How Going to Office Hours Improves Your Writing Drastically

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Your huge term paper is due in a week, you’ve written a few drafts, really pored over every sentence and made sure it’s worthy of an A…. yeah, right. For those of us that don’t have the motivation to create a winning paper every time, we might need a little outside help.

Help can be found in office hours.

What do professors actually do in their offices? We picture our professors with glasses perched on their noses, poring over a copy of some ancient text or the newest best-seller, surrounded by bookshelves and beakers of foul smelling potions. But what most of us don’t know is that office hours can be your secret weapon to making that A.

Professors are college students’ biggest untapped resource. “There’s no shame in reaching out for help,” University of Florida freshman Karissa Seepaul said. “No matter how good you think your work is, there’s always room for improvement.” Professors want to help you take your work from incoherent garbage (the product of a frenzied all-nighter) to something that could rival David Foster Wallace.

Most professors actually encourage students to go to them for help with writing, knowing that the visit will help students in the long term. “I think often students don’t realize how helpful these appointments can be,” professor Katherine Peters said. “I definitely see improvement in students’ writing after office hour appointments. They know exactly what to work on for the next paper, and I see that reflected in the work they produce.” Your professors can give more in depth comments on style, format and content than your roommate ever could (or would).

But going to office hours isn’t just about getting an A. Going to a professor’s office hours means easily improving your writing as a whole. While professors have enough advice to assist you with any assignment you’re working on (for their class, anyways), they have more than enough knowledge to give you simple corrections that you can apply to a wide variety of what you write. Don’t know where to start on that grad school essay (cue hyperventilation) or cover letter you’ve been working on? Your professor has been they. He or she can help you in no time.

And while college students have a love-hate relationship with word counts, here’s a tip from one student to you. “[My professor] told me I could use less words and actually say more,” Seepaul said. “It was really helpful.”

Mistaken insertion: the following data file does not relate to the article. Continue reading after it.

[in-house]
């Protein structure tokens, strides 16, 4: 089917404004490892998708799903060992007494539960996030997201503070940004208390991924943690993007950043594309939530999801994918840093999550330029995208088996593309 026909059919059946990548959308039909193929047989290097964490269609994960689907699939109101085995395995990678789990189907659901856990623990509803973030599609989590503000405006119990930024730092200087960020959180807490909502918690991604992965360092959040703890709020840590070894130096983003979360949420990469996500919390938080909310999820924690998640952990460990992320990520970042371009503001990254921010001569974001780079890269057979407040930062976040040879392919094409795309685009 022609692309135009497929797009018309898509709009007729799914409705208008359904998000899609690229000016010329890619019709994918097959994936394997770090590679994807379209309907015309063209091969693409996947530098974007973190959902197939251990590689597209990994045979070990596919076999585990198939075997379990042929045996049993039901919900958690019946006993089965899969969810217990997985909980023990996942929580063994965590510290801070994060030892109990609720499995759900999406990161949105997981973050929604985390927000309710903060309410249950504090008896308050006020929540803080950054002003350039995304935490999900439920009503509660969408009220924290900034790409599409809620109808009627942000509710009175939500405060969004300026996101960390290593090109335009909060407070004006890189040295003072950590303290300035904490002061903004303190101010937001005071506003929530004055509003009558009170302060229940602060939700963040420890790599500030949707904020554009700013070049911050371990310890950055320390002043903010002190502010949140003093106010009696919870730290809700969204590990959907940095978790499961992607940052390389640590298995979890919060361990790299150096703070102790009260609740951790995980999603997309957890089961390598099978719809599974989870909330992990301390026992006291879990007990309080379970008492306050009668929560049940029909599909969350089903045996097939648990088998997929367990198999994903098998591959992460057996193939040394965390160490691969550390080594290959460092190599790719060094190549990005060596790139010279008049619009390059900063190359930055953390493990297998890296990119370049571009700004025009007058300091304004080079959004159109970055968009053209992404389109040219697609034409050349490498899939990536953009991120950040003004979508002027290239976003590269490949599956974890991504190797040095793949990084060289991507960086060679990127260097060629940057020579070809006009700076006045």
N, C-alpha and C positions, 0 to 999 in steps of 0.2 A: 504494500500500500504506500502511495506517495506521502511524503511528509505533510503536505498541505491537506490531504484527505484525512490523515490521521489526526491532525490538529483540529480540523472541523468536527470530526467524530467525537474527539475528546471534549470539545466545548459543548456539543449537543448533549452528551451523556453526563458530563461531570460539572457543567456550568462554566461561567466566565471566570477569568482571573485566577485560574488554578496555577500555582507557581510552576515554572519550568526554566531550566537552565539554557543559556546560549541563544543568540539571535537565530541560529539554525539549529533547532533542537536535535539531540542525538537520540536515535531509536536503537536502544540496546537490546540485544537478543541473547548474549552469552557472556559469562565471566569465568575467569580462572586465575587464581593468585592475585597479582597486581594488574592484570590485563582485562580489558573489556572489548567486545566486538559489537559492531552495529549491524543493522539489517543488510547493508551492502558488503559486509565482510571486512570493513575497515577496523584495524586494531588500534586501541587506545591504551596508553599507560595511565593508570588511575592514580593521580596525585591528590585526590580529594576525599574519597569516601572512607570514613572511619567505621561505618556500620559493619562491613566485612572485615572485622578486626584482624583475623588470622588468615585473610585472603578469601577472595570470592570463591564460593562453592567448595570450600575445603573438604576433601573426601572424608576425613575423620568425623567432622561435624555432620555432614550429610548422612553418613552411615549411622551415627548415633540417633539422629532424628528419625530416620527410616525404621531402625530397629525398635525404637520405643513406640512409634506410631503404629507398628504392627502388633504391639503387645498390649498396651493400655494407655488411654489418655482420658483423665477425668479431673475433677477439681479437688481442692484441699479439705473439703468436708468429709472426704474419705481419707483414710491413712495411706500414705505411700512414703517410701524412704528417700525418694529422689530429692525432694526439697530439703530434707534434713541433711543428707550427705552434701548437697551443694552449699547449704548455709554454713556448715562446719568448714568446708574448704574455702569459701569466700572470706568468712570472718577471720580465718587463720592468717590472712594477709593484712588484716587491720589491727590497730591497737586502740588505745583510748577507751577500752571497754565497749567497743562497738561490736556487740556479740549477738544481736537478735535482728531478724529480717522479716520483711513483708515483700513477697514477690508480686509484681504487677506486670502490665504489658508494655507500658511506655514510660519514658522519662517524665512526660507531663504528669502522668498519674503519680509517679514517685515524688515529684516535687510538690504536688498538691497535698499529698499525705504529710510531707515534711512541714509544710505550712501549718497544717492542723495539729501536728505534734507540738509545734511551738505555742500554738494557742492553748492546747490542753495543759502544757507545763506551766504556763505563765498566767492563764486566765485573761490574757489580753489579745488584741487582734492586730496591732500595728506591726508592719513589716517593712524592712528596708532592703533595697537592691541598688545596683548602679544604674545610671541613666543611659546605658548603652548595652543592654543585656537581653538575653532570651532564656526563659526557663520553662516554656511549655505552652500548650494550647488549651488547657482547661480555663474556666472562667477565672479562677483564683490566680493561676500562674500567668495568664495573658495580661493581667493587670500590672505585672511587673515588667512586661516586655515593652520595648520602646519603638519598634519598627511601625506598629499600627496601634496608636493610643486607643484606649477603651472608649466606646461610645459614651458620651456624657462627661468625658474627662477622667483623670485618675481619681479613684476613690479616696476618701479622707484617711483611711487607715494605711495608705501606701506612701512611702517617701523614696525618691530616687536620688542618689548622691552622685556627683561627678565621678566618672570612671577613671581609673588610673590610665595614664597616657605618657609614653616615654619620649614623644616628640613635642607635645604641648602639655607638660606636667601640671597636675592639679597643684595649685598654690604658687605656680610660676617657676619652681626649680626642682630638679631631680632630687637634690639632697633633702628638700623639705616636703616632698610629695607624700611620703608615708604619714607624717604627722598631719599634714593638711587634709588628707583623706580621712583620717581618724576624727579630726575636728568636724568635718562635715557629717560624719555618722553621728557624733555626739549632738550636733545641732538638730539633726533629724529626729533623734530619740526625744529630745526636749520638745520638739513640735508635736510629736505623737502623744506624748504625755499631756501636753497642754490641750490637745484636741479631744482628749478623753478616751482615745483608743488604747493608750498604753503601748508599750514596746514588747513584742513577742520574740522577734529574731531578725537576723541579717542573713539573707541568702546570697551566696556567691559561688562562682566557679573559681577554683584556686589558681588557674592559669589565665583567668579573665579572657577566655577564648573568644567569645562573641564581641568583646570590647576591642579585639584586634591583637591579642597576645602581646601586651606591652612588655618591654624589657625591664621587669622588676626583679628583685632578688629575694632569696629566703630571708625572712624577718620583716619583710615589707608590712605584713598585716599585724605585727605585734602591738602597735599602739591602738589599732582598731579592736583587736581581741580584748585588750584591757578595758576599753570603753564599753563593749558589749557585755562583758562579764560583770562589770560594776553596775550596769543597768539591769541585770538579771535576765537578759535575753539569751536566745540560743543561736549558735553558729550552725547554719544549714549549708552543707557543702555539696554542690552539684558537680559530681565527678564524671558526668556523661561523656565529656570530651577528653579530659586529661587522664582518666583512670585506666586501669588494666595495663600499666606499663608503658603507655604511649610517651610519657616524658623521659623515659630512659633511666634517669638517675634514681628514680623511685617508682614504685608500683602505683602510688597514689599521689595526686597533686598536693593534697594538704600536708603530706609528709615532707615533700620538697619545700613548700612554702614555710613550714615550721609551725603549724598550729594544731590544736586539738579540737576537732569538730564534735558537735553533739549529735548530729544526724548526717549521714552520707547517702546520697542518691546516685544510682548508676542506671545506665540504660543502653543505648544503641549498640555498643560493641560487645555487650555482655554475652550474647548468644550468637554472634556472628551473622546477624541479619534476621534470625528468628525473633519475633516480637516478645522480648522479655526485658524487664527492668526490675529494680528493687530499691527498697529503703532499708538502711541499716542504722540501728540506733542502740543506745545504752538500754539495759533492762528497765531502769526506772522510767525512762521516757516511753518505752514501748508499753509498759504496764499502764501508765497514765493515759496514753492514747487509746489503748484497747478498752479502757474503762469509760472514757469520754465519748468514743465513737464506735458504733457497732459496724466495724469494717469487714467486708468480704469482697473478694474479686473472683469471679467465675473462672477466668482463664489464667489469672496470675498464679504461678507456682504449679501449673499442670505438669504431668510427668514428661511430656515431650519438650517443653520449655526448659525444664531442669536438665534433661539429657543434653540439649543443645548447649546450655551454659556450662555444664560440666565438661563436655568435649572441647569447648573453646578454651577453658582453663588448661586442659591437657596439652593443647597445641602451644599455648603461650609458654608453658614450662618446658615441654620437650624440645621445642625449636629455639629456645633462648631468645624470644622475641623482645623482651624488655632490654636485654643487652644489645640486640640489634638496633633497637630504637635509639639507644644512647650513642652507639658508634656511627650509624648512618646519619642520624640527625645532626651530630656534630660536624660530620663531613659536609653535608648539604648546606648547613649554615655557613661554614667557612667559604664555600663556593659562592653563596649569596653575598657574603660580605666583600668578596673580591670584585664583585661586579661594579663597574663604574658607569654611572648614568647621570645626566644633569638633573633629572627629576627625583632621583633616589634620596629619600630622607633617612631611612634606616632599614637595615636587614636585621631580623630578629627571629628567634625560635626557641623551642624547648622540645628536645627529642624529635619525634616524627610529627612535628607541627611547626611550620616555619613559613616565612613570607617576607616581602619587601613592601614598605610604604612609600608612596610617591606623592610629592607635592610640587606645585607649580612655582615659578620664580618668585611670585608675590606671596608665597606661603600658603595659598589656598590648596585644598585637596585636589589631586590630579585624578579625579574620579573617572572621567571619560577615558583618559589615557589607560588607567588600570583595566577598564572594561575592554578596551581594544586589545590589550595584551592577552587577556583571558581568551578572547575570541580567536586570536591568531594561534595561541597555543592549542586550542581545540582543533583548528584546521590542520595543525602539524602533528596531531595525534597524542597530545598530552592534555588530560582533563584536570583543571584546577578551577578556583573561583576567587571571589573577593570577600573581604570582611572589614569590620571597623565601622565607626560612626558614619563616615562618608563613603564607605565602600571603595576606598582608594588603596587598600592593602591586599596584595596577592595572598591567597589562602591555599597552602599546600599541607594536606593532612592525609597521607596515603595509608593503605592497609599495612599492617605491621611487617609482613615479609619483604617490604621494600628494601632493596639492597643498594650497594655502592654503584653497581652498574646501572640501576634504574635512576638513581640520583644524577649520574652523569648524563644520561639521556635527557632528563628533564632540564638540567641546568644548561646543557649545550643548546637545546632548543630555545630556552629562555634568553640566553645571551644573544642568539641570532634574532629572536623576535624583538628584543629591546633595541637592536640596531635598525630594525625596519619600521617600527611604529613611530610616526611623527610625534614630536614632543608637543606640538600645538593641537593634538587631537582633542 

Professors can quickly fix patterns in students’ writing to allow students to improve over the course of the term. “Make sure you have a clear and specific thesis to start with,” professor Alan Smith said. “A good outline can do wonders in terms of structure when writing a paper.” Though all college students would rather finish that episode of Friends than spend time making an outline, it’s nice to know that all our hard work really makes a difference.

My first semester of college, I avoided office hours like the plague. But let’s debunk that myth right now. Office hours aren’t scary. Say it a little louder for the people in the back. “I think one important thing is that it’s not scary to go into help, and it doesn’t mean you’re dumb,” University of South Florida Class of 2015  alumni Elizabeth Norbell said. “It helped me make an A on my paper which helped me get an A in the class.” Sometimes, sacrificing your nap time (or Netflix time) is worth making that grade.

With the start of the new semester, I suggest a New Year’s Resolution. No, don’t resolve to eat less Chick-Fil-A (though that wouldn’t hurt). Instead, take advantage of the resources your professors offer. Whether you’re a wide-eyed freshman who just can’t get that five-paragraph format out of your head or a zombie-fied senior who’s just ready to get out of there, knock on that office door.

With your head held high, let your professors help you get that grade you deserve.

Hilary is a first year English and Medical Geography Student at the University of Florida. She enjoys binge watching Parks and Recreation, drinking cappuccinos, and on occasion, dressing up as Princess Merida.

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